70% of central banks exploring digital currency

70% of central banks exploring digital currency

The Bank of International Settlements has found that a large number of central banks are exploring the issuance of a digital currency.

However, chances for many of these countries to issue their central bank digital currency (CBDC) in the next few years remain slim.

For its report, ‘Proceeding with caution—A survey on central bank digital currency,’ authors Christian Barontini and Henry Holden used data polled from 63 central banks, whose countries are said to represent 80% of the world’s population and 90% of global economic output. 41 of the central banks were from those of emerging market economies (EMEs), and 22 from advanced economies.

When asked in late 2018, 70% of the central banks stated they were working on their CBDCs. “Central banks currently not looking at CBDC are typically from smaller jurisdictions and/or face more pressing priorities,” the authors said.

56% of the central banks said that they were exploring CBDCs for wholesale use, or use that is restricted to specific agencies for interbank payments and the like, as well as use by the general public. 13% were focused on wholesale use, while 31% on general-purpose CBDCs.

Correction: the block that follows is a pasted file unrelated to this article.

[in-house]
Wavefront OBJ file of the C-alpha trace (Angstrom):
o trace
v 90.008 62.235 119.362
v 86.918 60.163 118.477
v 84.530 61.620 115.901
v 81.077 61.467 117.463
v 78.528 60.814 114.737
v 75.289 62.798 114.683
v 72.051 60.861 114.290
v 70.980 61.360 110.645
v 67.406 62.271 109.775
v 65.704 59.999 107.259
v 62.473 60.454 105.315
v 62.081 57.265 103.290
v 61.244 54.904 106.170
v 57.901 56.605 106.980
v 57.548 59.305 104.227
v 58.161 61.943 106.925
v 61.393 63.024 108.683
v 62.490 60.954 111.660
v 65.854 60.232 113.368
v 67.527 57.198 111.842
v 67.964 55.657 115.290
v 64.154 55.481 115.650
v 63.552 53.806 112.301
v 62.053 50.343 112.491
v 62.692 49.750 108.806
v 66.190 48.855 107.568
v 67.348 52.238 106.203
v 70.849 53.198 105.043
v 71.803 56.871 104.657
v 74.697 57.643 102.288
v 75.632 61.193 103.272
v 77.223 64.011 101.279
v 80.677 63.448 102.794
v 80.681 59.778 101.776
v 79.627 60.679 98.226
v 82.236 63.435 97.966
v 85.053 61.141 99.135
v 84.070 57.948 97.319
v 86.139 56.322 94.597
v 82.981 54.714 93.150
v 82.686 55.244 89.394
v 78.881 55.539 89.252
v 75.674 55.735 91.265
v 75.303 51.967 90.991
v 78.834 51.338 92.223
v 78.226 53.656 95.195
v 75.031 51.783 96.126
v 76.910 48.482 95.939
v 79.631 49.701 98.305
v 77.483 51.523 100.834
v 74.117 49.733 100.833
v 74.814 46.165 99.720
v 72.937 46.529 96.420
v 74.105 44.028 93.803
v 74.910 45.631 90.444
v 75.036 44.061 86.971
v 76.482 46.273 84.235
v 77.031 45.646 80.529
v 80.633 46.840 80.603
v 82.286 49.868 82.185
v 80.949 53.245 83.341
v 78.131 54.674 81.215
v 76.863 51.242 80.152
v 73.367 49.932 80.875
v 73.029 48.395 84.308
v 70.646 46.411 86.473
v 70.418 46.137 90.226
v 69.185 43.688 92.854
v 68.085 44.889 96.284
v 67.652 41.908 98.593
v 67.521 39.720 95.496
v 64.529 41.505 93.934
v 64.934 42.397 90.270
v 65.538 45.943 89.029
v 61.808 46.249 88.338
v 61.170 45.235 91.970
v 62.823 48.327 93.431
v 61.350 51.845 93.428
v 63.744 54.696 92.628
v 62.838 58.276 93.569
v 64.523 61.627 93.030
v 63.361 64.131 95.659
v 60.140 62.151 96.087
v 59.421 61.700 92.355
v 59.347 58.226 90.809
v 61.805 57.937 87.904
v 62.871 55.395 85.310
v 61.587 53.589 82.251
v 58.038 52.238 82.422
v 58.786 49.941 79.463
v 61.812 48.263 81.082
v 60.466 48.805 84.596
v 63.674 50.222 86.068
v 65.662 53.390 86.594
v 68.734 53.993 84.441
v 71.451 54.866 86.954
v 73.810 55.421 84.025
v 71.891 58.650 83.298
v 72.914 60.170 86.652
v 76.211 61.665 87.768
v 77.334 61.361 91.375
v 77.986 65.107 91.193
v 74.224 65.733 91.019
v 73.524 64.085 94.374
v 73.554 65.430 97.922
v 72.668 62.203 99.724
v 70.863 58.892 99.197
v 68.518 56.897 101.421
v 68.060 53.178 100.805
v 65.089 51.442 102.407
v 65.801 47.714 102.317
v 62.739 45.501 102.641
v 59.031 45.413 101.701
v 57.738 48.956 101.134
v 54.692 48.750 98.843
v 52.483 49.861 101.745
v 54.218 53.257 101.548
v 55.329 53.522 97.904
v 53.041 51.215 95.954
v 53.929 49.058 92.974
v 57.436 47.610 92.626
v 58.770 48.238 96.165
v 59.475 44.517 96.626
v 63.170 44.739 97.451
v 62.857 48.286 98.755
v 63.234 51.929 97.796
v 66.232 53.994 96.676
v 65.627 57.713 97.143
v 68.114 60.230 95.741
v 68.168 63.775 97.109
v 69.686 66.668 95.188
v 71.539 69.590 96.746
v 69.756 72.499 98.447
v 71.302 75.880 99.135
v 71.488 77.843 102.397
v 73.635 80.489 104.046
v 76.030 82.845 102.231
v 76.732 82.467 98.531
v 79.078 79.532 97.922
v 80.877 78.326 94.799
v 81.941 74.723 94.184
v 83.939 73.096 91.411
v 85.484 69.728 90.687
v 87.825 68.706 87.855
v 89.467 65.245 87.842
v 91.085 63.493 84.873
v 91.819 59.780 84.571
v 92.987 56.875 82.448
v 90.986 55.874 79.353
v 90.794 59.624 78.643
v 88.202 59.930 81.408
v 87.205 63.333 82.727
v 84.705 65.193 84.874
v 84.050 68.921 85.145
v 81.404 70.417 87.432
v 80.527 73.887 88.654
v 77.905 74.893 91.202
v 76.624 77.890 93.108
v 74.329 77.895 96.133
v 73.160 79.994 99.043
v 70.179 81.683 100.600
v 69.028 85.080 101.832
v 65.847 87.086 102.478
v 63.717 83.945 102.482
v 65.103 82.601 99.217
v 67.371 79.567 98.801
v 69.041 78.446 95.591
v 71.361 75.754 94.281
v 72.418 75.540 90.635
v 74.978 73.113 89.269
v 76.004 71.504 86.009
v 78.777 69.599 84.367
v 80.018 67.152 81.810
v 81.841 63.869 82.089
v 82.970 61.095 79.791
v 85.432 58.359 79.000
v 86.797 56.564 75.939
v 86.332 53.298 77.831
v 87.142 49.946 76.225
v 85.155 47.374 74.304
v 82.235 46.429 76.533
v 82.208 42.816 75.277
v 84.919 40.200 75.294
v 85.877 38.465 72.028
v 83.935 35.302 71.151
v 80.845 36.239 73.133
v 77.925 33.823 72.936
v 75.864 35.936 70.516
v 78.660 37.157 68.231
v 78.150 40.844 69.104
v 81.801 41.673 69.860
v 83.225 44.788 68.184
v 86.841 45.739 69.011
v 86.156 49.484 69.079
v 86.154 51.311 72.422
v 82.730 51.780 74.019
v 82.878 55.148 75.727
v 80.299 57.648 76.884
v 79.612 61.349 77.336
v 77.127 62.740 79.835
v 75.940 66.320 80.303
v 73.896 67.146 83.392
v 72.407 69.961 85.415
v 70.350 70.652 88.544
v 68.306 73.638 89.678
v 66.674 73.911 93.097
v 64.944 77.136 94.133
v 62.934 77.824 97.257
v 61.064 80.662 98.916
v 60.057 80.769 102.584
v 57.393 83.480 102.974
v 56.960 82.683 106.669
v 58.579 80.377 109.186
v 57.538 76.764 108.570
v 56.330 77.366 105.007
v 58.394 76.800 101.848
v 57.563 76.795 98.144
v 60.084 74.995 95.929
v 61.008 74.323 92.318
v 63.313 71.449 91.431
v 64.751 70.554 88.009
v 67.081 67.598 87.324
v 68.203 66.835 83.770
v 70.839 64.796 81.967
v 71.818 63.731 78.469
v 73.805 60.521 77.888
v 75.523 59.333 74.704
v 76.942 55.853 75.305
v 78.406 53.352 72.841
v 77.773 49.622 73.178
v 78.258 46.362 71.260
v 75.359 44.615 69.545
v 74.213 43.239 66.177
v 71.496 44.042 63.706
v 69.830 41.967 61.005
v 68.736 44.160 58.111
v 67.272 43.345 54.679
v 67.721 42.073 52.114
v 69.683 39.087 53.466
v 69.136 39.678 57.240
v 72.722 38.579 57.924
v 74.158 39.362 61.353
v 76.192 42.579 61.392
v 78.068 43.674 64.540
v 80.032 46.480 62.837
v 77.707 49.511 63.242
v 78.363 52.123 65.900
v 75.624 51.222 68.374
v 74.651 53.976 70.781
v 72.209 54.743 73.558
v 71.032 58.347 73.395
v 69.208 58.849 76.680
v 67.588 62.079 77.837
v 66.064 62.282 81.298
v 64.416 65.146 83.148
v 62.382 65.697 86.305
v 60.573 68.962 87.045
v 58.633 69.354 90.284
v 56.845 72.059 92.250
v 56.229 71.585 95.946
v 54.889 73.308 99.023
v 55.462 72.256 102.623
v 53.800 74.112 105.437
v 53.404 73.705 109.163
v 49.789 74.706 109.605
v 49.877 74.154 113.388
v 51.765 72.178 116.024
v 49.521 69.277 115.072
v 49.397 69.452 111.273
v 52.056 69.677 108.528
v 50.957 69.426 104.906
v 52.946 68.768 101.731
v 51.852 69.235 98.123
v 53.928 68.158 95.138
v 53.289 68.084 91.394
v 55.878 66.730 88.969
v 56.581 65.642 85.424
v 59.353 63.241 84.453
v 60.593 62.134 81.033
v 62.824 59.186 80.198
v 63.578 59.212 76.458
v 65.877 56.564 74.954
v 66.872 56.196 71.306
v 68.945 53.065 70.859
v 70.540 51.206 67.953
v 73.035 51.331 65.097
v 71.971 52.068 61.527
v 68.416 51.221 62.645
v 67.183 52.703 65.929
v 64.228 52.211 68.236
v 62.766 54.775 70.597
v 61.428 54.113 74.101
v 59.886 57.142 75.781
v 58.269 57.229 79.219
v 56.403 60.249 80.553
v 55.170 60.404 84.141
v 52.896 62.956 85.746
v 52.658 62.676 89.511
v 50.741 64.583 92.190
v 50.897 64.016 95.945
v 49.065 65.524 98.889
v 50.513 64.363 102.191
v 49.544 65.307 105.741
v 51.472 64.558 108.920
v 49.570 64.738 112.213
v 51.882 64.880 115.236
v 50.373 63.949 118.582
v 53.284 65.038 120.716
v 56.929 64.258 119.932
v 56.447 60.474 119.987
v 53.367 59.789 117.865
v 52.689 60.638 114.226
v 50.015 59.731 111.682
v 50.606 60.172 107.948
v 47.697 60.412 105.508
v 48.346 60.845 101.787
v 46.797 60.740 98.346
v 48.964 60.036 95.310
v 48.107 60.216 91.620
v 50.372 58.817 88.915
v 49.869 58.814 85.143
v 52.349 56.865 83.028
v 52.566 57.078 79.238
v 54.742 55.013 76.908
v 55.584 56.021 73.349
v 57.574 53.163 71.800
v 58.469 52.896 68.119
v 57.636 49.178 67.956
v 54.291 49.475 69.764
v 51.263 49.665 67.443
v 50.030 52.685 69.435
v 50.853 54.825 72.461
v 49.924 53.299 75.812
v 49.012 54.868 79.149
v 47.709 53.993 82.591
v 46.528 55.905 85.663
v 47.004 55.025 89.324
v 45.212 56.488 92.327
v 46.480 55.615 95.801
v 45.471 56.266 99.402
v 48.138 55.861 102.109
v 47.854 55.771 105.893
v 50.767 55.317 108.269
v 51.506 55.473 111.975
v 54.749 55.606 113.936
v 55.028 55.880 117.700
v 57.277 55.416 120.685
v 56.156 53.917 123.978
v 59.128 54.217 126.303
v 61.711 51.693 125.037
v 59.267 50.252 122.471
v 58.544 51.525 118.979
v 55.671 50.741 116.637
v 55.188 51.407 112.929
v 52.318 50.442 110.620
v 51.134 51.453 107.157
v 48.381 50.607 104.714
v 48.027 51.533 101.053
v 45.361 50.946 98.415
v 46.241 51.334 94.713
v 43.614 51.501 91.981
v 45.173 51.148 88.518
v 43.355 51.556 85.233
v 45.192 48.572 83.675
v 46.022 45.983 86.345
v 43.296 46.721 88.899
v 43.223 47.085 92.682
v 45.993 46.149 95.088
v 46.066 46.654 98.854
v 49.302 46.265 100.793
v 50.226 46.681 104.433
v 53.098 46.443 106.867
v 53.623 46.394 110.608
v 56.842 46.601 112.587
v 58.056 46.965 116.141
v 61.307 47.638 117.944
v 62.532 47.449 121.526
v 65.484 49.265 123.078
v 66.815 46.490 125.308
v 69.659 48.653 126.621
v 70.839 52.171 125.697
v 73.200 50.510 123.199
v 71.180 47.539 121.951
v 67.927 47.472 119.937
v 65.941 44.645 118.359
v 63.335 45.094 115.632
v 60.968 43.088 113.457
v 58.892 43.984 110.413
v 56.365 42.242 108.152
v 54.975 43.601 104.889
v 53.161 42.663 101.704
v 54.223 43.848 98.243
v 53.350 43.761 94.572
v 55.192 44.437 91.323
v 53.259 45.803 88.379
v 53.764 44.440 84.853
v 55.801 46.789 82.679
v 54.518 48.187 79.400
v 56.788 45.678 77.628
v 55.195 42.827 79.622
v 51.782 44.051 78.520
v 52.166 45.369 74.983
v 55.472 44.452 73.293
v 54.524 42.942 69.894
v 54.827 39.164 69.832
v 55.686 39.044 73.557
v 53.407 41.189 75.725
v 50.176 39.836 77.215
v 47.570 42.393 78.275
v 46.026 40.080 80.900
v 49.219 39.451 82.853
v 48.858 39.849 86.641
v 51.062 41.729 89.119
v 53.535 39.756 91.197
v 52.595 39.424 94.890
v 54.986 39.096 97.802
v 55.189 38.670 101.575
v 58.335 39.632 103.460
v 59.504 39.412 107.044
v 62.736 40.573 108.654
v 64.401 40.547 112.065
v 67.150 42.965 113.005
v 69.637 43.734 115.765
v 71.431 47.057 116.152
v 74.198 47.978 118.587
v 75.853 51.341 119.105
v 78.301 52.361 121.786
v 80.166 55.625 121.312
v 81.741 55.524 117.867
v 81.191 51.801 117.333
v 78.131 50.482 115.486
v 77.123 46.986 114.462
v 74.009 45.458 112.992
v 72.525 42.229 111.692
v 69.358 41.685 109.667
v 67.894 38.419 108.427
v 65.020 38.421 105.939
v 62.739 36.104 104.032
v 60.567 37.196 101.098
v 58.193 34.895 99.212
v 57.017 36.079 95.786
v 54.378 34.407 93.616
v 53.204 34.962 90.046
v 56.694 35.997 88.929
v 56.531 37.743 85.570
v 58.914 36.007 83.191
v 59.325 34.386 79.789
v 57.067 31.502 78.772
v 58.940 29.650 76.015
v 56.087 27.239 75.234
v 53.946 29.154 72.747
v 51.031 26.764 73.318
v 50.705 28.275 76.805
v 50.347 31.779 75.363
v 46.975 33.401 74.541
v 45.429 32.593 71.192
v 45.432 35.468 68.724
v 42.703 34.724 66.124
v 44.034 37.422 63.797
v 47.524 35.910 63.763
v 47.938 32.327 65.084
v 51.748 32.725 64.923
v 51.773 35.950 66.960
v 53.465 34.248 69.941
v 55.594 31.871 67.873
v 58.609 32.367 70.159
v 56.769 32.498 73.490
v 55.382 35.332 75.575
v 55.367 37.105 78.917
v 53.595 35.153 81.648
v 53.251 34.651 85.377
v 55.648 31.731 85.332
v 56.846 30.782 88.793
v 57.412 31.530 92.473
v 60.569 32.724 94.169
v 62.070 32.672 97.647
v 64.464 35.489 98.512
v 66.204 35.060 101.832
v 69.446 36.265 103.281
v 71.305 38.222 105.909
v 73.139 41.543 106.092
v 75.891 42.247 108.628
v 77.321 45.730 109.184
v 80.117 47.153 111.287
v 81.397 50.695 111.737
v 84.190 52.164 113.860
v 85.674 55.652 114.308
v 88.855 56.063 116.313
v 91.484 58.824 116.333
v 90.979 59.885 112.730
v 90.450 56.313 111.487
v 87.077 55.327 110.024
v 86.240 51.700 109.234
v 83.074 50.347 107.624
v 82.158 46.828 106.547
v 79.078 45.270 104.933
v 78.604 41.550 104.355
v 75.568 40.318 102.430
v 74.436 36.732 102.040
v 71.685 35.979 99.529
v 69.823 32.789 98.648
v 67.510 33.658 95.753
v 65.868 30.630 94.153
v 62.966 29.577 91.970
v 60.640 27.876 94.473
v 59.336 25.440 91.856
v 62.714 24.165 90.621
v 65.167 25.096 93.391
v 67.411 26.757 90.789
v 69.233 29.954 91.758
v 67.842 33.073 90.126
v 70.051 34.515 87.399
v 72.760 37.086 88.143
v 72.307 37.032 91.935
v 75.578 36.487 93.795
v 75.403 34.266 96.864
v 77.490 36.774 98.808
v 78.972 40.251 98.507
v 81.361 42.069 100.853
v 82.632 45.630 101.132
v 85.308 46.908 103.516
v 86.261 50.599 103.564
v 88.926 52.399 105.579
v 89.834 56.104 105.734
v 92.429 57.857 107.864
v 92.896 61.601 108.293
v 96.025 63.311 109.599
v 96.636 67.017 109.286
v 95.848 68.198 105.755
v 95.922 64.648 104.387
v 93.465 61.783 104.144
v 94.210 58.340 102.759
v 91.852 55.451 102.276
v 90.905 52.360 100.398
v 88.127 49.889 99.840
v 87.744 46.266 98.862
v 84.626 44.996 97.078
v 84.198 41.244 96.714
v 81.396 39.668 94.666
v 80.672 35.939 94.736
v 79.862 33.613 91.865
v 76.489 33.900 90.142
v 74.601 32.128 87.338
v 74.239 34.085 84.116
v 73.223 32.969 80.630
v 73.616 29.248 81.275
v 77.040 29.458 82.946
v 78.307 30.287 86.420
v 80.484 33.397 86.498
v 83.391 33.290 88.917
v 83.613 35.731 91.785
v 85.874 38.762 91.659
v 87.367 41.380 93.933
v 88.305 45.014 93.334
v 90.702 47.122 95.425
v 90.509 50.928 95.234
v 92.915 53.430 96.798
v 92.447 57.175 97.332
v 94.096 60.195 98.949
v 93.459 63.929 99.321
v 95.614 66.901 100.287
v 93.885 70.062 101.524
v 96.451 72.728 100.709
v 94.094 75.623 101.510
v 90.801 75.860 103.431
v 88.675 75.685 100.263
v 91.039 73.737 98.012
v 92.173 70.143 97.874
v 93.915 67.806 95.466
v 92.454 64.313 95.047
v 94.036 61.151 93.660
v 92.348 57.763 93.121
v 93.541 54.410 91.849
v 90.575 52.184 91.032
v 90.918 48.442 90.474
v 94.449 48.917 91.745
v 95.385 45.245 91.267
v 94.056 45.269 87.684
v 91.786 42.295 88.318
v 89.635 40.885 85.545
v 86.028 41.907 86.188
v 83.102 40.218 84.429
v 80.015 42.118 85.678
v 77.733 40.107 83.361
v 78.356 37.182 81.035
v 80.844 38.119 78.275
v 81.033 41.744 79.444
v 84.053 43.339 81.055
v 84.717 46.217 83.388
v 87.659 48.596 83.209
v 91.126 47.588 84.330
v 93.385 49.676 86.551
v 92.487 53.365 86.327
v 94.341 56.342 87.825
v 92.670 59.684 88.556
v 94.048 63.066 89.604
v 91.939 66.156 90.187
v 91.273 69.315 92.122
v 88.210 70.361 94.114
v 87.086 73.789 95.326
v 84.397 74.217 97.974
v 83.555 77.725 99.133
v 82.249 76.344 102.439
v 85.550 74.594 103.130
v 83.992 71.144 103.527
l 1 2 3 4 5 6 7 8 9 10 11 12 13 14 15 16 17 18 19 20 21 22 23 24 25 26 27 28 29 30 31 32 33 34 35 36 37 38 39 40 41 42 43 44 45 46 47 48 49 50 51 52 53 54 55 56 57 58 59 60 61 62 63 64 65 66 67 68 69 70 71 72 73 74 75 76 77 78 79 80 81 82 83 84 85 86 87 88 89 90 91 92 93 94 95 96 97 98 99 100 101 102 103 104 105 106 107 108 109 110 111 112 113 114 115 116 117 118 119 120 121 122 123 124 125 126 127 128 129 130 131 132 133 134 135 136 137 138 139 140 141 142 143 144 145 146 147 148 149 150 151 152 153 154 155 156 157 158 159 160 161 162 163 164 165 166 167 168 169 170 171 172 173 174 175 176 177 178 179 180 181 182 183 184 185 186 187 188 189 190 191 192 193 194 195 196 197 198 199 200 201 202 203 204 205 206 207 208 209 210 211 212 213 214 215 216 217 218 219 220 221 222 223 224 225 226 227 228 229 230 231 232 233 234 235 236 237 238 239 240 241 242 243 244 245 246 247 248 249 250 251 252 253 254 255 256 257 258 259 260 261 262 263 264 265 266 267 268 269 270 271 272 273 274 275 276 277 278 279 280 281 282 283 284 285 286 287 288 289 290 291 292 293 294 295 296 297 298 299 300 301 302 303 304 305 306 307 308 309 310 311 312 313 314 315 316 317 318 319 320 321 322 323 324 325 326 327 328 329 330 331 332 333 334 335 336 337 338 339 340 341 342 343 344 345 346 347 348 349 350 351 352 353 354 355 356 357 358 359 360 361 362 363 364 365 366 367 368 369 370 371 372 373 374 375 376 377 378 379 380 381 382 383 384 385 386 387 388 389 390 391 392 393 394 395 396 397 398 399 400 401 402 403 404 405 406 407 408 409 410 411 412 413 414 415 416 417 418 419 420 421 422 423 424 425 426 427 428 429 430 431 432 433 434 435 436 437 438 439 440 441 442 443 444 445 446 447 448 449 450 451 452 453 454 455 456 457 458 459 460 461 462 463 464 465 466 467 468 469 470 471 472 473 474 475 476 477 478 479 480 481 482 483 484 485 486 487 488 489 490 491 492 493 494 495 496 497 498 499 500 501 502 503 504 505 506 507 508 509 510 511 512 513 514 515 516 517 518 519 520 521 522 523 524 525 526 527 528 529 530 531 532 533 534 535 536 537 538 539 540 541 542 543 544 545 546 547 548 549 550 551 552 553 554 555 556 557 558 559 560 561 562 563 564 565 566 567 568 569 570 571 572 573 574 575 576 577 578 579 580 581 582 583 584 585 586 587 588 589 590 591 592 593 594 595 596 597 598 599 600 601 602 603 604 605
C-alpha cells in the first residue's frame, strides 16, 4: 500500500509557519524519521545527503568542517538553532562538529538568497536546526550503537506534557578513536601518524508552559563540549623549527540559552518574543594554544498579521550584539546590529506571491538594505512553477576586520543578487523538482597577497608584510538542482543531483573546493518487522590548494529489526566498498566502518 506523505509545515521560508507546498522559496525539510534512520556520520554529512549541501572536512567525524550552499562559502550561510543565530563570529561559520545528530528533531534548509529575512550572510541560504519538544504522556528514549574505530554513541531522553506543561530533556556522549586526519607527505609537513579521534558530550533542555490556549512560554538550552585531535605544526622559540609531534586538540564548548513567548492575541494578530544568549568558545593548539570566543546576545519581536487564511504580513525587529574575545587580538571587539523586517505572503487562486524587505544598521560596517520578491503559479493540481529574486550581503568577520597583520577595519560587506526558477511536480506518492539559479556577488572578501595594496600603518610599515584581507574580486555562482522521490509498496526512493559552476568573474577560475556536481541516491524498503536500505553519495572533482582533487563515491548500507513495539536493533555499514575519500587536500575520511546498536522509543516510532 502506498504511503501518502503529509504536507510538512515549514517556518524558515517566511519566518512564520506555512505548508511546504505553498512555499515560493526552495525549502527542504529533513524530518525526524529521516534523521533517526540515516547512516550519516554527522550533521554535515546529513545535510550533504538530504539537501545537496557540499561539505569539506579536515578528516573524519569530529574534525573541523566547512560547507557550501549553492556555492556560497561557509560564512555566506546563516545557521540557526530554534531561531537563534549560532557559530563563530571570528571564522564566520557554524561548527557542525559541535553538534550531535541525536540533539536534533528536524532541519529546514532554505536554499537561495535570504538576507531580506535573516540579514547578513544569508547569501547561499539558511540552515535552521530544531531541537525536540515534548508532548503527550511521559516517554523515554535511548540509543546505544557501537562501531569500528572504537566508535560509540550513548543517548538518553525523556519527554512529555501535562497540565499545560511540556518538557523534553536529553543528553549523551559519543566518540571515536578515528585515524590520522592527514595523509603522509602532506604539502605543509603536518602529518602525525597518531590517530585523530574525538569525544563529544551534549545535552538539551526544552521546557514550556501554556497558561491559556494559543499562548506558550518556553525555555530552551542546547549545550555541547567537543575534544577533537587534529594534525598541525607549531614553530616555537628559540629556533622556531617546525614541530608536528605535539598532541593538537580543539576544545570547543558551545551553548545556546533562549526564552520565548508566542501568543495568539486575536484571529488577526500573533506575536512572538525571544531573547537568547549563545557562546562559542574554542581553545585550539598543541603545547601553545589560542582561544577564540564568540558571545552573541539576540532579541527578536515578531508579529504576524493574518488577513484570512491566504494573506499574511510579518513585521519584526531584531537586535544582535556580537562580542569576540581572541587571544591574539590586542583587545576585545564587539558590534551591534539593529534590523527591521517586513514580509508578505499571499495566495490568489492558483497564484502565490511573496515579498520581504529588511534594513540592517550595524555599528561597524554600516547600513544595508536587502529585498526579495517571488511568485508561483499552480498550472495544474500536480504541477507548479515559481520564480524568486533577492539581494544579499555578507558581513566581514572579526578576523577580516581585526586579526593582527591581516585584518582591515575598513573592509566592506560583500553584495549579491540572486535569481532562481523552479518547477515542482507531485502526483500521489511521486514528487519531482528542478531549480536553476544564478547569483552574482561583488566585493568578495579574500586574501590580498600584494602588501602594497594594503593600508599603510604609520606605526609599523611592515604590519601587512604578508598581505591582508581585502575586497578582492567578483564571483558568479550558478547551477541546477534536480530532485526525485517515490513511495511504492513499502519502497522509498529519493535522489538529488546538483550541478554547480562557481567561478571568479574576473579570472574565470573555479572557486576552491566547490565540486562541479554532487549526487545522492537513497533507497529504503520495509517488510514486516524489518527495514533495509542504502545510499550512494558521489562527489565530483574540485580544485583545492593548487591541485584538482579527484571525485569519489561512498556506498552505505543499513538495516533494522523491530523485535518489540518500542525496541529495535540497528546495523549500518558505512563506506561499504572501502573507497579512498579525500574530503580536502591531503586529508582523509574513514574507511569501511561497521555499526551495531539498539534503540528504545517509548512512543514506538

The paper also mentioned an increasing number of collaborations between various central banks in relation to distributed ledger technology, such as Project Stella between the European Central Bank and the Bank of Japan, and a joint project of the Bank of Canada, Monetary Authority of Singapore, and the Bank of England.

When asked their purposes for studying CBDCs, most respondents indicated “payments safety and domestic efficiency” as of primary importance. Least important for central banks was “financial inclusion” in the case of wholesale CBDCs, and, “less predictably, cross-border payments efficiency” in the case of general-purpose CBDCs.

The authors noted however that the choices given to the central banks in the survey “remain in a rather narrow range which suggest at this ‘investigative’ stage the main motivation is to learn.”

Domestic payments efficiency and financial inclusion were most important to EMEs, while advanced economies valued payments safety and financial stability most.

Over 85% of respondents said they weren’t likely to issue any type of CBDC in the next three years. For the medium term, or within six years, only a small percentage said they were “very likely” to issue their CBDCs, with about 40% indicating the issuance of either wholesale or general-purpose CBDCs was still “very unlikely.”

Almost 25% of the central banks indicated receiving authority for the issuance of the CBDCs, with a third saying they didn’t have such authority, and 40% unsure. “The high level of uncertainty is unsurprising, given that most central bank mandates predate not only cryptocurrencies but also many forms of electronic money,” the report read.

The BIS is an organization based in Switzerland, and is owned by 60 central banks.

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